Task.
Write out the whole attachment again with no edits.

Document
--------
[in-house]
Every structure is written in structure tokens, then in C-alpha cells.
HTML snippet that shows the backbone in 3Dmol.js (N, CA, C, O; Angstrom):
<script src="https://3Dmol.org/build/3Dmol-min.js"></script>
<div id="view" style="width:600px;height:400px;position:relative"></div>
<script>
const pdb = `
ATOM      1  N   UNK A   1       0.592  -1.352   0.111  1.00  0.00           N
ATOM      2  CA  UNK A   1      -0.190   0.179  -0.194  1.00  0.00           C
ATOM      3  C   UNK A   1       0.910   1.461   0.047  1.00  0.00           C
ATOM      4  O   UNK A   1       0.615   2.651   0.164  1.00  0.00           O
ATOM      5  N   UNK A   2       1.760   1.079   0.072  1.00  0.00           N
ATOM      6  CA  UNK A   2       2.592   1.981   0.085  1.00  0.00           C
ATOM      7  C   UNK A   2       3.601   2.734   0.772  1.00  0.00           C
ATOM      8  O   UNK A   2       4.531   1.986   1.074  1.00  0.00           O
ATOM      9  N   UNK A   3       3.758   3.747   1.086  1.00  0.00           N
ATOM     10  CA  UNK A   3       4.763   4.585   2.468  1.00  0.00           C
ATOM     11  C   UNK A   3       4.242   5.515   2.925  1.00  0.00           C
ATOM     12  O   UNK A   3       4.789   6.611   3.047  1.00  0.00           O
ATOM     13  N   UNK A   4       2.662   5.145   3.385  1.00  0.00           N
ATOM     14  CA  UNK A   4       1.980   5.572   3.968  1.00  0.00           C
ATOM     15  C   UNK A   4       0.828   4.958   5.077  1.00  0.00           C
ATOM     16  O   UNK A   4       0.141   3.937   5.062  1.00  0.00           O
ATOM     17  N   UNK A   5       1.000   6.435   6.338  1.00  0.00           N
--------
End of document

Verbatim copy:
[in-house]
Every structure is written in structure tokens, then in C-alpha cells.
HTML snippet that shows the backbone in 3Dmol.js (N, CA, C, O; Angstrom):
<script src="https://3Dmol.org/build/3Dmol-min.js"></script>
<div id="view" style="width:600px;height:400px;position:relative"></div>
<script>
const pdb = `
ATOM      1  N   UNK A   1       0.592  -1.352   0.111  1.00  0.00           N
ATOM      2  CA  UNK A   1      -0.190   0.179  -0.194  1.00  0.00           C
ATOM      3  C   UNK A   1       0.910   1.461   0.047  1.00  0.00           C
ATOM      4  O   UNK A   1       0.615   2.651   0.164  1.00  0.00           O
ATOM      5  N   UNK A   2       1.760   1.079   0.072  1.00  0.00           N
ATOM      6  CA  UNK A   2       2.592   1.981   0.085  1.00  0.00           C
ATOM      7  C   UNK A   2       3.601   2.734   0.772  1.00  0.00           C
ATOM      8  O   UNK A   2       4.531   1.986   1.074  1.00  0.00           O
ATOM      9  N   UNK A   3       3.758   3.747   1.086  1.00  0.00           N
ATOM     10  CA  UNK A   3       4.763   4.585   2.468  1.00  0.00           C
ATOM     11  C   UNK A   3       4.242   5.515   2.925  1.00  0.00           C
ATOM     12  O   UNK A   3       4.789   6.611   3.047  1.00  0.00           O
ATOM     13  N   UNK A   4       2.662   5.145   3.385  1.00  0.00           N
ATOM     14  CA  UNK A   4       1.980   5.572   3.968  1.00  0.00           C
ATOM     15  C   UNK A   4       0.828   4.958   5.077  1.00  0.00           C
ATOM     16  O   UNK A   4       0.141   3.937   5.062  1.00  0.00           O
ATOM     17  N   UNK A   5       1.000   6.435   6.338  1.00  0.00           N